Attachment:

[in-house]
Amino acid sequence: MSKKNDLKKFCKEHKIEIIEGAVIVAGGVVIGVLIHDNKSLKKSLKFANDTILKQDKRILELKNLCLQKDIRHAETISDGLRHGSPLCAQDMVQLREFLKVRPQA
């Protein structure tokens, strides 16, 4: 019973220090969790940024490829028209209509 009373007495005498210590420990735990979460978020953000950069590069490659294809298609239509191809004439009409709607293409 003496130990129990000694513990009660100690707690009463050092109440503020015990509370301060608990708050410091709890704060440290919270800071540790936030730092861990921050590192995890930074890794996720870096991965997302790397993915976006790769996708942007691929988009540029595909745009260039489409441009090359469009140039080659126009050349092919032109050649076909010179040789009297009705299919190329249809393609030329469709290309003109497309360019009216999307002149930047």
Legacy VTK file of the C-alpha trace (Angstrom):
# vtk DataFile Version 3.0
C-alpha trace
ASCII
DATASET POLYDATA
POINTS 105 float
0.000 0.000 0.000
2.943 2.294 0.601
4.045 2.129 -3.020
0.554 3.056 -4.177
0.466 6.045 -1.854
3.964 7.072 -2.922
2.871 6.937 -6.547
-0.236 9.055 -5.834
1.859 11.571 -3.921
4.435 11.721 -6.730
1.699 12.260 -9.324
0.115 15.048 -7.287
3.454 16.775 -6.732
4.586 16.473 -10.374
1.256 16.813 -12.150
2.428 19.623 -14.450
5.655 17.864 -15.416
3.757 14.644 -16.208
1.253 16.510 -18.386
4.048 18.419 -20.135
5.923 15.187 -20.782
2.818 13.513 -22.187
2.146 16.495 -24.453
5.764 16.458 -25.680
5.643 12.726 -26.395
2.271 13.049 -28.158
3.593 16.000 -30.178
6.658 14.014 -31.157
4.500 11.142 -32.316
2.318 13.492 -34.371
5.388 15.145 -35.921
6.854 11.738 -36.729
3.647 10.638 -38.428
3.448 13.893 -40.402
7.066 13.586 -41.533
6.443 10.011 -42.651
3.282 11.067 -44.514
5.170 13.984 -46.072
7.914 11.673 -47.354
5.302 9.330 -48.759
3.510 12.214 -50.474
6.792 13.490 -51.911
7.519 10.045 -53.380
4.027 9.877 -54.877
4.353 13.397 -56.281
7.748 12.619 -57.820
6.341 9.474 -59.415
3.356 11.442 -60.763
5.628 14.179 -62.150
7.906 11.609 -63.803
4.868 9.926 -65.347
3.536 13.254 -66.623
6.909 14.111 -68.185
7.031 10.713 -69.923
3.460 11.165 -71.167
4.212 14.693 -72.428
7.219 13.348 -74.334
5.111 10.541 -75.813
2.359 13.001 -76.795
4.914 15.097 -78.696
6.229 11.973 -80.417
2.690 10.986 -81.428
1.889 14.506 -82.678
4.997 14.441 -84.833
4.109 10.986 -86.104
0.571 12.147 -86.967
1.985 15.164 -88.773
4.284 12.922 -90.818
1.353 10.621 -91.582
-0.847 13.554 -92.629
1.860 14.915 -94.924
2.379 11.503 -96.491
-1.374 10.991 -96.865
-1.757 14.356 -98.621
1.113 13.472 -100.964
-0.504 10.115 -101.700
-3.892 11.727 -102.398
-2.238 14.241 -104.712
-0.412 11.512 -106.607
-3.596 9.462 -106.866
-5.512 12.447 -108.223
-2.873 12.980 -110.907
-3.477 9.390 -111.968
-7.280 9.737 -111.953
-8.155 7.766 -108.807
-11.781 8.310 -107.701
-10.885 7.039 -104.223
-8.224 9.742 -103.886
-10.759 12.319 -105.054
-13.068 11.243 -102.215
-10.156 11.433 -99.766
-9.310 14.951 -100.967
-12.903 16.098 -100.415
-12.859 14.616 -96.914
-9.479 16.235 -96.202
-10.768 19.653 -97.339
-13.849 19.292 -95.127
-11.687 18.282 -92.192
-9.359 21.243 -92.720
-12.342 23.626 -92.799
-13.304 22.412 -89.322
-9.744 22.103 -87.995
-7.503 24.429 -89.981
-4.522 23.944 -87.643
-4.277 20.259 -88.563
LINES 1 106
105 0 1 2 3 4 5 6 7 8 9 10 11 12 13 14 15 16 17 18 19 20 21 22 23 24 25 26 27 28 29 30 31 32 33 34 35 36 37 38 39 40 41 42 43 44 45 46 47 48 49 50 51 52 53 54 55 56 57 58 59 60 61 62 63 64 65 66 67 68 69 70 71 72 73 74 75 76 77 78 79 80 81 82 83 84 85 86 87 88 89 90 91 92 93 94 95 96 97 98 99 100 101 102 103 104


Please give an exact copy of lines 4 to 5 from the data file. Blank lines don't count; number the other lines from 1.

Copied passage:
Legacy VTK file of the C-alpha trace (Angstrom):
# vtk DataFile Version 3.0